The state Supreme Court has ruled that an employee’s receipt of a pension is not sufficient evidence that the employee has retired and does not satisfy an employer’s burden of proof for modifying or suspending workers’ compensation benefits.
The court further held that the burden of proof does not shift to the claimant until the employer produces sufficient evidence to support a conclusion that the claimant voluntarily withdrew from the workforce.
In City of Pittsburgh v. Workers’ Compensation Appeal Board (Robinson), the six-justice court unanimously ruled to uphold a Commonwealth Court plurality that established a "totality of circumstances" test for employers seeking to prove that claimants have voluntarily removed themselves from the workforce.
The Commonwealth Court had found, and the Supreme Court agreed, that the employer in this case, the city of Pittsburgh, did not prove that claimant Dorothy Robinson had voluntarily left the workforce.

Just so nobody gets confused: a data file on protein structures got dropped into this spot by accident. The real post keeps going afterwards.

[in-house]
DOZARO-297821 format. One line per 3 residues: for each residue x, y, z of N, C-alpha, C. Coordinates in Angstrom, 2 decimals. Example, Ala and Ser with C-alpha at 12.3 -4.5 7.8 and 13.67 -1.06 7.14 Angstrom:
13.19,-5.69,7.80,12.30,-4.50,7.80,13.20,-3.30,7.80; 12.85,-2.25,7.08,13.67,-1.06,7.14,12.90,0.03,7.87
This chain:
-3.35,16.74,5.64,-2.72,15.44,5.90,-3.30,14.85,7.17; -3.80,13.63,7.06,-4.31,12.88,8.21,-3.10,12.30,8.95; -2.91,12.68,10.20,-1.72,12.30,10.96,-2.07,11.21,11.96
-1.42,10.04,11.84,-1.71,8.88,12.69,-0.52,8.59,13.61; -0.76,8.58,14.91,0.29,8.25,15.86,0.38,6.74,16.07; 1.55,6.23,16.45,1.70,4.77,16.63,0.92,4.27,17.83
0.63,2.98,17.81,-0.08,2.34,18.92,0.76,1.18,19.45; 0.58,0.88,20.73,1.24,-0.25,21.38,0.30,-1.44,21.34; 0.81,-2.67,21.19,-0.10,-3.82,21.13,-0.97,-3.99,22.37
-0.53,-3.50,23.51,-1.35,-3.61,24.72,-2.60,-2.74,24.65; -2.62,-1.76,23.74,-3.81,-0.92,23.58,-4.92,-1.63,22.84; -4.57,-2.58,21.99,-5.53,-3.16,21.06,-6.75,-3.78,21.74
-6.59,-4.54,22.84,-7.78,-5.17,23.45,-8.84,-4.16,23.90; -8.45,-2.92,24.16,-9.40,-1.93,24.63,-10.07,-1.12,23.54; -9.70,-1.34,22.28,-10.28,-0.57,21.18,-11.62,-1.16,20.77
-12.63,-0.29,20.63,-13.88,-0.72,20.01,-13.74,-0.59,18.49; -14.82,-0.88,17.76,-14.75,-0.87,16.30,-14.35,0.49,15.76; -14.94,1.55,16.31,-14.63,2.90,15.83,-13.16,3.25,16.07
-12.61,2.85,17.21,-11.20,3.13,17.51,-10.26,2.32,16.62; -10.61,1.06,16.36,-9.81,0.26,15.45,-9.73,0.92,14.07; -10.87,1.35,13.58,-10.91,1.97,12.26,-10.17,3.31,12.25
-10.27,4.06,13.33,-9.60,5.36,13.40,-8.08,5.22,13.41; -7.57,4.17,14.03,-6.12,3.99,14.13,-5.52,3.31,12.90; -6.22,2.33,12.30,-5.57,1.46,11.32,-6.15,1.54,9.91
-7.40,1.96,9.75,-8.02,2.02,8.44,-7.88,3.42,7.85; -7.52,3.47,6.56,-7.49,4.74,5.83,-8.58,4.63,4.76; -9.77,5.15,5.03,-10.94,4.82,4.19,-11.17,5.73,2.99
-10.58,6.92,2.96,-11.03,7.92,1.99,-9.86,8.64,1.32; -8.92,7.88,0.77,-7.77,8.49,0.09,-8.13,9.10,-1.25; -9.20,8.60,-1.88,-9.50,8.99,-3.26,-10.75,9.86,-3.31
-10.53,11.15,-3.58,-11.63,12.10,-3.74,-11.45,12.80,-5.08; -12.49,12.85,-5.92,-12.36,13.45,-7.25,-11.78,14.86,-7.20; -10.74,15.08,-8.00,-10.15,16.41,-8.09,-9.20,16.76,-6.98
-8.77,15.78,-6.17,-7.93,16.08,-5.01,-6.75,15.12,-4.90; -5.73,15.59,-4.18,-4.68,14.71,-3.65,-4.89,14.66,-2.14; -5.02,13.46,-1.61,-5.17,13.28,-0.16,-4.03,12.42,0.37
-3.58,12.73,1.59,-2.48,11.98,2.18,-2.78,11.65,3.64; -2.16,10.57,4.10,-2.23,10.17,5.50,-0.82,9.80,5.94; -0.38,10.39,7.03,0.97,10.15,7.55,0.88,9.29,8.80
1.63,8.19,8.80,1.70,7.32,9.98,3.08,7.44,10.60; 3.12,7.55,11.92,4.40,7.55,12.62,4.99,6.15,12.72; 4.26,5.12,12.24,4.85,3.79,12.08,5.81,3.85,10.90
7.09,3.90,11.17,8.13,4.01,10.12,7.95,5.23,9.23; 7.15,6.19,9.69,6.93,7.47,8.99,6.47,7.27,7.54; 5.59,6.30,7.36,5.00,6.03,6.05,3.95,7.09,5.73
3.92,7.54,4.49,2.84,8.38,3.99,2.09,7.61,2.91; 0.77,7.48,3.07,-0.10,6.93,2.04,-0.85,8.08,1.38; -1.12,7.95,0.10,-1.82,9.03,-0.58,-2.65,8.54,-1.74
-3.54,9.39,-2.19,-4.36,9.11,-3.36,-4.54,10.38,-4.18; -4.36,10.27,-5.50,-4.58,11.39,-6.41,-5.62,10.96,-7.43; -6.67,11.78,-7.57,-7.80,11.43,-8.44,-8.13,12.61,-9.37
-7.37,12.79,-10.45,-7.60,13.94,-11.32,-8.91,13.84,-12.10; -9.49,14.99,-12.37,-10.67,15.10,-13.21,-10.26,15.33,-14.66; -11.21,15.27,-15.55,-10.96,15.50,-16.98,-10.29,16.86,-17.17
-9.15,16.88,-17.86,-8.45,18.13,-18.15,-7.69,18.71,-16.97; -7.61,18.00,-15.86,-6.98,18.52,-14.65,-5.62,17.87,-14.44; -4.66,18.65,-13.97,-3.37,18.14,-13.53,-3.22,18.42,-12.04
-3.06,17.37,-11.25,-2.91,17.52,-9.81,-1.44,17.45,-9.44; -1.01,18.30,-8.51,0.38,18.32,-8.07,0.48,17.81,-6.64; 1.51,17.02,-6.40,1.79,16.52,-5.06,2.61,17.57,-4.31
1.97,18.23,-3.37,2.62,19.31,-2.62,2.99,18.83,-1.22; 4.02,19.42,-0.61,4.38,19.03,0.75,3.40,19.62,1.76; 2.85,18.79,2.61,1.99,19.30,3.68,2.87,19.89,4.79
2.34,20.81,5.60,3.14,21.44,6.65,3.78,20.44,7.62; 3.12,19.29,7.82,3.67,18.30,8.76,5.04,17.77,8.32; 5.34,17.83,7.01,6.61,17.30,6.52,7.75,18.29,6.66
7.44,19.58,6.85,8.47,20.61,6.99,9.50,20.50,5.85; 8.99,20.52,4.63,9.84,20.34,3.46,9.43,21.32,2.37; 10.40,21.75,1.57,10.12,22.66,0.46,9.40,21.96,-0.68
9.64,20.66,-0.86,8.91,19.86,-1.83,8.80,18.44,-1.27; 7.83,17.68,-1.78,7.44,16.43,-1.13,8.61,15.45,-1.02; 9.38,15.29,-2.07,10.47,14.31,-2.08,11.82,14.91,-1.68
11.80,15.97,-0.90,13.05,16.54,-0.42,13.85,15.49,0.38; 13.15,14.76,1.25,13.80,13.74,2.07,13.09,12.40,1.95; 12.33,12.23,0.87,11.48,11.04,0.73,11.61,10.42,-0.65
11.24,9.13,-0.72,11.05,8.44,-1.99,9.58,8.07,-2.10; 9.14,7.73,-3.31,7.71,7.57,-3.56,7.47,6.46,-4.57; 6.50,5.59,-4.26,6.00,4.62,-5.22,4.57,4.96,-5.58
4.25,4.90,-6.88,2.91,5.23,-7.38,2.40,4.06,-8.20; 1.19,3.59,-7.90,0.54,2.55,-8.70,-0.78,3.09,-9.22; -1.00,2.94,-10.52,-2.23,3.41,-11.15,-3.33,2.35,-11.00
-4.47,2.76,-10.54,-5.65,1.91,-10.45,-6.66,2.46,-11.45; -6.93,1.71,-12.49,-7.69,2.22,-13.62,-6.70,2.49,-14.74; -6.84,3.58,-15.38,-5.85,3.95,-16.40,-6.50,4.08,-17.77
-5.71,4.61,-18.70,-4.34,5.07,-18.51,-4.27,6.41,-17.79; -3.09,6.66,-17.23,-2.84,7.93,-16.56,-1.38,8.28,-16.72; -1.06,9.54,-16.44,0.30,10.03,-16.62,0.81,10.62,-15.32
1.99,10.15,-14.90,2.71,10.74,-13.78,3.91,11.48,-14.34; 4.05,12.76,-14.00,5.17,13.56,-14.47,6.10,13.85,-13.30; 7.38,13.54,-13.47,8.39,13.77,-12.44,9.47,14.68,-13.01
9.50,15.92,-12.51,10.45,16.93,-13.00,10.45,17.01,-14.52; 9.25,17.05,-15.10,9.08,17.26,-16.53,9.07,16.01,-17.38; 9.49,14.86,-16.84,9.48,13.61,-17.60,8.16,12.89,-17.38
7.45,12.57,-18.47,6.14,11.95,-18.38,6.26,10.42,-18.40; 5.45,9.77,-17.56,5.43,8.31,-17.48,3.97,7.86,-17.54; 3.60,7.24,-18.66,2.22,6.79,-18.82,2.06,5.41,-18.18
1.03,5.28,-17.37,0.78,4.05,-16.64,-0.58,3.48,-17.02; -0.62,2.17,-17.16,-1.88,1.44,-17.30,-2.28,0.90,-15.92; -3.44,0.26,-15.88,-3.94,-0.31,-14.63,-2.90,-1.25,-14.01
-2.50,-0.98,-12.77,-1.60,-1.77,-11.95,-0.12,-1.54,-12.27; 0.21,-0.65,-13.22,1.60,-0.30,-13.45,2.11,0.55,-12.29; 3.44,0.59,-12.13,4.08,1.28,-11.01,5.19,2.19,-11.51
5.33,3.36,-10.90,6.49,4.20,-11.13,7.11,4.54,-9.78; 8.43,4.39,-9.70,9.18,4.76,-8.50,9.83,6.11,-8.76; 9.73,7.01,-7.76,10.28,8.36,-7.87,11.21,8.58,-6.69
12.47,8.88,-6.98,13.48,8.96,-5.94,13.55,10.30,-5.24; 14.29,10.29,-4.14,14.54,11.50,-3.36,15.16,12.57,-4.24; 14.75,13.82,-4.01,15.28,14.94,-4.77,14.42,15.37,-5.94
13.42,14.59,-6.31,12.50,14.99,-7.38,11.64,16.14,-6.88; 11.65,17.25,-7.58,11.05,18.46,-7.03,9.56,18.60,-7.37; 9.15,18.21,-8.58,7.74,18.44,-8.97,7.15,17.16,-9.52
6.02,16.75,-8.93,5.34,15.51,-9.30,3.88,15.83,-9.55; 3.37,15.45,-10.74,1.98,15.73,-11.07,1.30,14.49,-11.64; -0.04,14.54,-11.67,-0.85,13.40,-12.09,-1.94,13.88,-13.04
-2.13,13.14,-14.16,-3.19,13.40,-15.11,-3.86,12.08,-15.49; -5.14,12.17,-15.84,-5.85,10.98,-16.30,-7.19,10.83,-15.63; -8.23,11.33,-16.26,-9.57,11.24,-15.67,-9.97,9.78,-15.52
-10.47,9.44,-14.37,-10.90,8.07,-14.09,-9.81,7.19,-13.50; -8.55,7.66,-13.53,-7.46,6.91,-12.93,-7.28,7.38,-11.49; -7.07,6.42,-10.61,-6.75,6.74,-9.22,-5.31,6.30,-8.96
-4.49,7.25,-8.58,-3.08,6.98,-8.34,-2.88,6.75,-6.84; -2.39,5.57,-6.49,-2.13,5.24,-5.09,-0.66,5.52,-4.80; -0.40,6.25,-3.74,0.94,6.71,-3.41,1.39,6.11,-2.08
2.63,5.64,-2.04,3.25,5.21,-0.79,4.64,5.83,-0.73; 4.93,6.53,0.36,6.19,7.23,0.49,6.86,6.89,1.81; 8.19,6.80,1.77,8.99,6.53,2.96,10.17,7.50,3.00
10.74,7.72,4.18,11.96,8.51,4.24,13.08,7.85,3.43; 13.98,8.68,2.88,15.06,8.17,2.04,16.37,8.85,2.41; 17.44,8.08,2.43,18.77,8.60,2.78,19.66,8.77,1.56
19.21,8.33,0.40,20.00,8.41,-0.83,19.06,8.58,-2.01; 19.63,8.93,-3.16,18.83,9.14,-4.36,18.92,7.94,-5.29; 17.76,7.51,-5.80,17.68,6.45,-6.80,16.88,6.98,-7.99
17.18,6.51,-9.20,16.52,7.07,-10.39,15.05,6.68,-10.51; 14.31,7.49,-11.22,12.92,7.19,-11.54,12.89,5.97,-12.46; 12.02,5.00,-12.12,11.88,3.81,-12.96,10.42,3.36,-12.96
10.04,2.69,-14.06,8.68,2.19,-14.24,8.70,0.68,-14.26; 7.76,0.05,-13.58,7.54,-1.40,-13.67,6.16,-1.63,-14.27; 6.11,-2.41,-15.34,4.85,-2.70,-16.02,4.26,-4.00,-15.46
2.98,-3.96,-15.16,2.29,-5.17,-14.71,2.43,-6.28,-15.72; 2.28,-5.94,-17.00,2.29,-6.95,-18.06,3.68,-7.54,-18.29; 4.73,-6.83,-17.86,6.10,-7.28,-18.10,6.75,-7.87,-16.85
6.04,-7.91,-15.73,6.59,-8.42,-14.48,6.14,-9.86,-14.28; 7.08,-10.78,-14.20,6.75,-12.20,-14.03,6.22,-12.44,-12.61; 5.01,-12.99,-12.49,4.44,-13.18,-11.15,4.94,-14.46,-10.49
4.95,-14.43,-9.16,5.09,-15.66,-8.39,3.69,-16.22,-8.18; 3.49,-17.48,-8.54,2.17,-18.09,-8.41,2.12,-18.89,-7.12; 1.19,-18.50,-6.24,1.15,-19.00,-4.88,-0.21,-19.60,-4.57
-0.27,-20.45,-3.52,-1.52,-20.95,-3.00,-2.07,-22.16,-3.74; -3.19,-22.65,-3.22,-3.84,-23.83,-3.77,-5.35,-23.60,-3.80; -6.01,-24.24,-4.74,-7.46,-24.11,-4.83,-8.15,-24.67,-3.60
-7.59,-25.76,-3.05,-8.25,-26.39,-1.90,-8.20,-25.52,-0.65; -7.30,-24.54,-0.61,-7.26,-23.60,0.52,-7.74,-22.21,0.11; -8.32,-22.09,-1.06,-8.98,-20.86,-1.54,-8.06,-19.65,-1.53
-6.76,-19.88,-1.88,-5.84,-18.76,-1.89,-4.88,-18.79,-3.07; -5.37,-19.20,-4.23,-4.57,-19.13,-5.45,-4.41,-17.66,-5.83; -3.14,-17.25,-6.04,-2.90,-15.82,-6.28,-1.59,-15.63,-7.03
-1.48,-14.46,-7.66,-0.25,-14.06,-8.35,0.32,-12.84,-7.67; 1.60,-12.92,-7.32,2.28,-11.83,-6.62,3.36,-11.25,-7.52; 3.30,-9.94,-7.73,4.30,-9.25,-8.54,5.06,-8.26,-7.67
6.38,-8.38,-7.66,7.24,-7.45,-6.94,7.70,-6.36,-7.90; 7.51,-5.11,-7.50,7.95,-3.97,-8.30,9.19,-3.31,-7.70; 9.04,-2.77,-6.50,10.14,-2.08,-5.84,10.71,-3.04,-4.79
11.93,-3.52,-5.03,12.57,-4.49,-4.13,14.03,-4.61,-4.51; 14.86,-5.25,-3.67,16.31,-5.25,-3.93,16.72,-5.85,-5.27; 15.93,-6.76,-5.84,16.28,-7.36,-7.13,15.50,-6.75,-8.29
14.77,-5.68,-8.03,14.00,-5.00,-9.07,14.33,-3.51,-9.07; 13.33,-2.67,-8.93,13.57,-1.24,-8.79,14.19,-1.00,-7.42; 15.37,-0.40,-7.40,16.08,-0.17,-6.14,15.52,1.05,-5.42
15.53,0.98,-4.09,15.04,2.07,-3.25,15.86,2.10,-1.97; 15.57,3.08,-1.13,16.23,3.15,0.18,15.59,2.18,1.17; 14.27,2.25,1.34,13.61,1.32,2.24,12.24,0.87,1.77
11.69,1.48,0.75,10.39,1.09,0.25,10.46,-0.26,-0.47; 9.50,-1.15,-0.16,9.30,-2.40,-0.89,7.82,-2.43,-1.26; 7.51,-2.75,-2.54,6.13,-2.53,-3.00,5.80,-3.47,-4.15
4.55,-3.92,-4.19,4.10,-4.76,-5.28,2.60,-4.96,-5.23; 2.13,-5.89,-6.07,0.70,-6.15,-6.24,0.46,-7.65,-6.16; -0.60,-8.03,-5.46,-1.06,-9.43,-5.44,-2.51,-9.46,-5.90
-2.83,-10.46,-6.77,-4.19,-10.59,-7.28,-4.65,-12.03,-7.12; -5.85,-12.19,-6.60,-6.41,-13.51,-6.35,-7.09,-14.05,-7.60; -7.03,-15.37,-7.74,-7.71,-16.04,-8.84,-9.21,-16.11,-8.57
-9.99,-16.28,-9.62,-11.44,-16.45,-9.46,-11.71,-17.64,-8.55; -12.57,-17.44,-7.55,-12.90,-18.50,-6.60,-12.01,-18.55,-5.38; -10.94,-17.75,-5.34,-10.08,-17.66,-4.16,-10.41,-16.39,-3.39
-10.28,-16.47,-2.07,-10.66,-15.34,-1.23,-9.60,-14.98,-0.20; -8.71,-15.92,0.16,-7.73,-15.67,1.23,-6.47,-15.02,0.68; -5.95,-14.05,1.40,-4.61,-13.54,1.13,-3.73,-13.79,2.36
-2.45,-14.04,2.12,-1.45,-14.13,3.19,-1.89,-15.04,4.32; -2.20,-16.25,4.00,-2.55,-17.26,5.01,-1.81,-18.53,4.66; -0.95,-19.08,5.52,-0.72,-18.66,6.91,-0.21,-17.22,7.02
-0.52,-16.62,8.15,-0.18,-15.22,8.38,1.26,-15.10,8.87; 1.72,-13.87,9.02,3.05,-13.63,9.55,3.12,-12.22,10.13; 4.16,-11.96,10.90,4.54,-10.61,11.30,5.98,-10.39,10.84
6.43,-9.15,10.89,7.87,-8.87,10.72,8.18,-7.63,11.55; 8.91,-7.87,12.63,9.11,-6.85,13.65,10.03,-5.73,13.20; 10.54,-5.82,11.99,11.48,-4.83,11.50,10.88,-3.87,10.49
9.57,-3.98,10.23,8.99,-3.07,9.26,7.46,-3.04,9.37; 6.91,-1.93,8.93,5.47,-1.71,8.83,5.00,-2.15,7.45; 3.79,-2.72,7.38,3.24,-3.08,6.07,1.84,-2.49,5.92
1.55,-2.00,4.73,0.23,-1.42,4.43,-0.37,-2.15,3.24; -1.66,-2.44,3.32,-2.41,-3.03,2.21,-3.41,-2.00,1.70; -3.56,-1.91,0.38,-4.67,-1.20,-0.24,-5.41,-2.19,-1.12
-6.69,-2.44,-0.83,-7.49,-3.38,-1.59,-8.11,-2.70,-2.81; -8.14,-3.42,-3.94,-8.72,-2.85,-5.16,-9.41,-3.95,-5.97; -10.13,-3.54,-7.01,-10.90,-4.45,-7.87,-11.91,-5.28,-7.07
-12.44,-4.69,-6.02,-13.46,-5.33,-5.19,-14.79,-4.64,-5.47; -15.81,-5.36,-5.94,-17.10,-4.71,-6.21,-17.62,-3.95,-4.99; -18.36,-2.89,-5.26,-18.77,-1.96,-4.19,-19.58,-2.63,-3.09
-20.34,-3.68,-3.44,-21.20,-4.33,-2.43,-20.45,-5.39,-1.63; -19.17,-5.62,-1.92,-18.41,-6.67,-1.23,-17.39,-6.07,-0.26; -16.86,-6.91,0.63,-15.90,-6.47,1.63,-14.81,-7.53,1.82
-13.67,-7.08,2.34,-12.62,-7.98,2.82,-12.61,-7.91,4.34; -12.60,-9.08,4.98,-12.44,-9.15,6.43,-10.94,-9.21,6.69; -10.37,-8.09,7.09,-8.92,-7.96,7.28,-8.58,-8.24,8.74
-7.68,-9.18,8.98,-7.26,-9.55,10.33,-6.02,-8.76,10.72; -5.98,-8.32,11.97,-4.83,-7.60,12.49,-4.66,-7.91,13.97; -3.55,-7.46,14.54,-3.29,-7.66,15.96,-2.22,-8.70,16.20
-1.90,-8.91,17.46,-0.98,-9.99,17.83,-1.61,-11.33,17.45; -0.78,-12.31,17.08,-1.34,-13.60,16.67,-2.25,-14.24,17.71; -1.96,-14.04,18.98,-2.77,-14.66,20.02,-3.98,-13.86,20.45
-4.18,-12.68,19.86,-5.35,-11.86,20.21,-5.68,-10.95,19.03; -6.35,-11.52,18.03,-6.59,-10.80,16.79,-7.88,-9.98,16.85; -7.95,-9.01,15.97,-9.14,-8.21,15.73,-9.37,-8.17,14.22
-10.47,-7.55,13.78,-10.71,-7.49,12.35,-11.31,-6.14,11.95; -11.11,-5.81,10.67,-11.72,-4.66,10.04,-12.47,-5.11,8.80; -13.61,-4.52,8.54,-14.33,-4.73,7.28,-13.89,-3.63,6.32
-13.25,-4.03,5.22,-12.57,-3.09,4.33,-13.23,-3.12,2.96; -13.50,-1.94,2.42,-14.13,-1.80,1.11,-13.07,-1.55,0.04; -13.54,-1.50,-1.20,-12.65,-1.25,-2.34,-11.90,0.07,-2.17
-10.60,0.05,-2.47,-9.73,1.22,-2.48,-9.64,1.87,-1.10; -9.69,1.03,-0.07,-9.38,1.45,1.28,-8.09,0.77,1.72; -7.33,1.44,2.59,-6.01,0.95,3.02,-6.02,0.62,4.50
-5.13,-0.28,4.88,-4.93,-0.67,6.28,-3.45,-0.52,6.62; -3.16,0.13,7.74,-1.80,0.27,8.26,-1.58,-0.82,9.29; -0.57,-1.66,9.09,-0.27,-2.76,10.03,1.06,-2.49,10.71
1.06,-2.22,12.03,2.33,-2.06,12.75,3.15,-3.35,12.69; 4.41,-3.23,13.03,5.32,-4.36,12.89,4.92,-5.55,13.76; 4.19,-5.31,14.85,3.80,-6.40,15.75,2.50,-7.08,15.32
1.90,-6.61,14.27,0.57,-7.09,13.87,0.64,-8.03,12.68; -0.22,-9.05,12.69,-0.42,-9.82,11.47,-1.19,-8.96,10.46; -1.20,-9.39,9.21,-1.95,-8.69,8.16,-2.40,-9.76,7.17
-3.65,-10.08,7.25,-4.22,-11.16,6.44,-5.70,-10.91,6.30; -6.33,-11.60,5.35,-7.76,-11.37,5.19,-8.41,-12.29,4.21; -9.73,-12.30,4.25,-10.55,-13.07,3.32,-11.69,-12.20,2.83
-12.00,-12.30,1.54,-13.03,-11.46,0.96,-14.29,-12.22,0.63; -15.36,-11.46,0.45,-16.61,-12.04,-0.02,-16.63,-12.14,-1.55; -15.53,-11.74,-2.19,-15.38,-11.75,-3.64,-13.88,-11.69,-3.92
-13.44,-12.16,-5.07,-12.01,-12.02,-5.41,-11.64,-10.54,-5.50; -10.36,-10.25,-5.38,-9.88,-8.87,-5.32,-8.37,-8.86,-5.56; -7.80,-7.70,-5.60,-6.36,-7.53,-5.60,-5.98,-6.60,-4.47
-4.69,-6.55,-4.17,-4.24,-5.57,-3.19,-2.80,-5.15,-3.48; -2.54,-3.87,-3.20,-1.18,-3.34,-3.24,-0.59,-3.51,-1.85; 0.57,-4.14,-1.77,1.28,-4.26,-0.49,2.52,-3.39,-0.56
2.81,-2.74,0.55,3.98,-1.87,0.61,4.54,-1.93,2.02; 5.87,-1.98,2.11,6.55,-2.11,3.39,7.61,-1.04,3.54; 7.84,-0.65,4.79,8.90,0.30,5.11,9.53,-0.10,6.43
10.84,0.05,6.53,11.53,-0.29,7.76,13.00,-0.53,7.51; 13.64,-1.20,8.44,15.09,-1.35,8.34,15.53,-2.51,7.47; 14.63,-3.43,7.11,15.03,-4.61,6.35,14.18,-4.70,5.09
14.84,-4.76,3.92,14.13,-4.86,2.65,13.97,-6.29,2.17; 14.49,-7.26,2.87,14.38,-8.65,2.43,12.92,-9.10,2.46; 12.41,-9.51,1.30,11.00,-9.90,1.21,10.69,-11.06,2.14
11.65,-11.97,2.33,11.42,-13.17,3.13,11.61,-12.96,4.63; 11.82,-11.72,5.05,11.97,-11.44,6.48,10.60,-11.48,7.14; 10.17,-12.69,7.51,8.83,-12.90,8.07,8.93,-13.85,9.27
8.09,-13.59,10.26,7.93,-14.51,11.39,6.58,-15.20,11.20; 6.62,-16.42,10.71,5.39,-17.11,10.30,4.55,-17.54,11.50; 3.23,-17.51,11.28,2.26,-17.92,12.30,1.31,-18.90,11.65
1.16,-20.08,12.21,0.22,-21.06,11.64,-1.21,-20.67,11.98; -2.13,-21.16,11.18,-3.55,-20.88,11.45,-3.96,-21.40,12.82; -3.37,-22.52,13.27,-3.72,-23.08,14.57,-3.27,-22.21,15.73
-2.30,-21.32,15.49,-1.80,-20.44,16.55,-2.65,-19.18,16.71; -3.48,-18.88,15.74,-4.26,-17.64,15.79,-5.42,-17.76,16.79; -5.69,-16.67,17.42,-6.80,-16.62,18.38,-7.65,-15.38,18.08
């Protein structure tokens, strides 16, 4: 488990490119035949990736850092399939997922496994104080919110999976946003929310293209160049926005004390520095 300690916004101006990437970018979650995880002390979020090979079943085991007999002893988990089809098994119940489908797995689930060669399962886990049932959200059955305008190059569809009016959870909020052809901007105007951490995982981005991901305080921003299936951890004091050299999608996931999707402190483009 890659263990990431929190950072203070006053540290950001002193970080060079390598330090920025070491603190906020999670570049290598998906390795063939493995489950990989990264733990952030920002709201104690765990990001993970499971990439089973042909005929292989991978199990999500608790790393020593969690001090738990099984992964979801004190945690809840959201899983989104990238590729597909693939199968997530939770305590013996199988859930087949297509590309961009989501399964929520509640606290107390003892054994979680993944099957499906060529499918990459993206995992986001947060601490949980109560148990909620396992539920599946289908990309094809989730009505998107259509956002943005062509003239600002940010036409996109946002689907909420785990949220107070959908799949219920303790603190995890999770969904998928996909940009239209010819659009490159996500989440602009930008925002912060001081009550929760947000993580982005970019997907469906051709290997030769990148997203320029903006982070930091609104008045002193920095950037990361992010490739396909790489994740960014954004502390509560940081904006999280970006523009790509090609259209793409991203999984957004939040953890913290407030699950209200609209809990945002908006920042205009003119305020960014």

Chief Justice Ronald D. Castille, writing for the court, said that while an employee’s election to receive a pension is one element an employer can point to in an attempt to show the employee has retired, it is not enough on its own to give rise to a presumption of retirement.
"Given that the inference to be drawn from a person’s receipt of a pension, viewed alone, is equivocal and inconclusive, the receipt of a pension is not sufficient evidence, in and of itself, to discharge the employer’s burden of proof," Castille said.
Castille was joined by Justices Max Baer, Thomas G. Saylor, J. Michael Eakin, Debra Todd and Seamus P. McCaffery.
In City of Pittsburgh, according to Castille, claimant Dorothy Robinson became a police officer with the city of Pittsburgh — referred to in the opinion as "employer" — in April 1989 and sustained a work-related injury in 1997.